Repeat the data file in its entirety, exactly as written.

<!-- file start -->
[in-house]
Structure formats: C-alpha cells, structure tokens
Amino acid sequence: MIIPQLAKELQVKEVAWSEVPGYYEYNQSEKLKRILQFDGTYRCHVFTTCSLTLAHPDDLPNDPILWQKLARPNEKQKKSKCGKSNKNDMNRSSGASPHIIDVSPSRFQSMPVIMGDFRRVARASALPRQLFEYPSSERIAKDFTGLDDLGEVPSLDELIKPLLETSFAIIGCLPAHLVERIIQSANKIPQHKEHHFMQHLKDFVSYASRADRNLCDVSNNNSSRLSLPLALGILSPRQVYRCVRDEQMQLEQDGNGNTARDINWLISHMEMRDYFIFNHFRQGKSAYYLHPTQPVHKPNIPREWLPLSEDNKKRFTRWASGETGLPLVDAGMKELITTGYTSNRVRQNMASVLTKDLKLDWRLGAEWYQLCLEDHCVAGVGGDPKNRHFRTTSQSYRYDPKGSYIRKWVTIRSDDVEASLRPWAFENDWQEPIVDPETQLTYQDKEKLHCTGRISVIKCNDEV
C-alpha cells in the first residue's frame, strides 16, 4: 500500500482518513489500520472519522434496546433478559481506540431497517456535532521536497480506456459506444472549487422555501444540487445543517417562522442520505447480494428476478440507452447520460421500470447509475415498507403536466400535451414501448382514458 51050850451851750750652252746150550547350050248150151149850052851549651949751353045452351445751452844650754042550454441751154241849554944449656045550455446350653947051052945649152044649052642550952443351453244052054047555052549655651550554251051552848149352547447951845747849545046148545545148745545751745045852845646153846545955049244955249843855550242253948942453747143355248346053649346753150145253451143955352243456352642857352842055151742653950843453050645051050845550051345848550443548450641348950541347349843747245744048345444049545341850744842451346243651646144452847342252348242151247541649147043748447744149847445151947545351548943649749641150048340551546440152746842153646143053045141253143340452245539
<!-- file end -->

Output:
[in-house]
Structure formats: C-alpha cells, structure tokens
Amino acid sequence: MIIPQLAKELQVKEVAWSEVPGYYEYNQSEKLKRILQFDGTYRCHVFTTCSLTLAHPDDLPNDPILWQKLARPNEKQKKSKCGKSNKNDMNRSSGASPHIIDVSPSRFQSMPVIMGDFRRVARASALPRQLFEYPSSERIAKDFTGLDDLGEVPSLDELIKPLLETSFAIIGCLPAHLVERIIQSANKIPQHKEHHFMQHLKDFVSYASRADRNLCDVSNNNSSRLSLPLALGILSPRQVYRCVRDEQMQLEQDGNGNTARDINWLISHMEMRDYFIFNHFRQGKSAYYLHPTQPVHKPNIPREWLPLSEDNKKRFTRWASGETGLPLVDAGMKELITTGYTSNRVRQNMASVLTKDLKLDWRLGAEWYQLCLEDHCVAGVGGDPKNRHFRTTSQSYRYDPKGSYIRKWVTIRSDDVEASLRPWAFENDWQEPIVDPETQLTYQDKEKLHCTGRISVIKCNDEV
C-alpha cells in the first residue's frame, strides 16, 4: 500500500482518513489500520472519522434496546433478559481506540431497517456535532521536497480506456459506444472549487422555501444540487445543517417562522442520505447480494428476478440507452447520460421500470447509475415498507403536466400535451414501448382514458 51050850451851750750652252746150550547350050248150151149850052851549651949751353045452351445751452844650754042550454441751154241849554944449656045550455446350653947051052945649152044649052642550952443351453244052054047555052549655651550554251051552848149352547447951845747849545046148545545148745545751745045852845646153846545955049244955249843855550242253948942453747143355248346053649346753150145253451143955352243456352642857352842055151742653950843453050645051050845550051345848550443548450641348950541347349843747245744048345444049545341850744842451346243651646144452847342252348242151247541649147043748447744149847445151947545351548943649749641150048340551546440152746842153646143053045141253143340452245539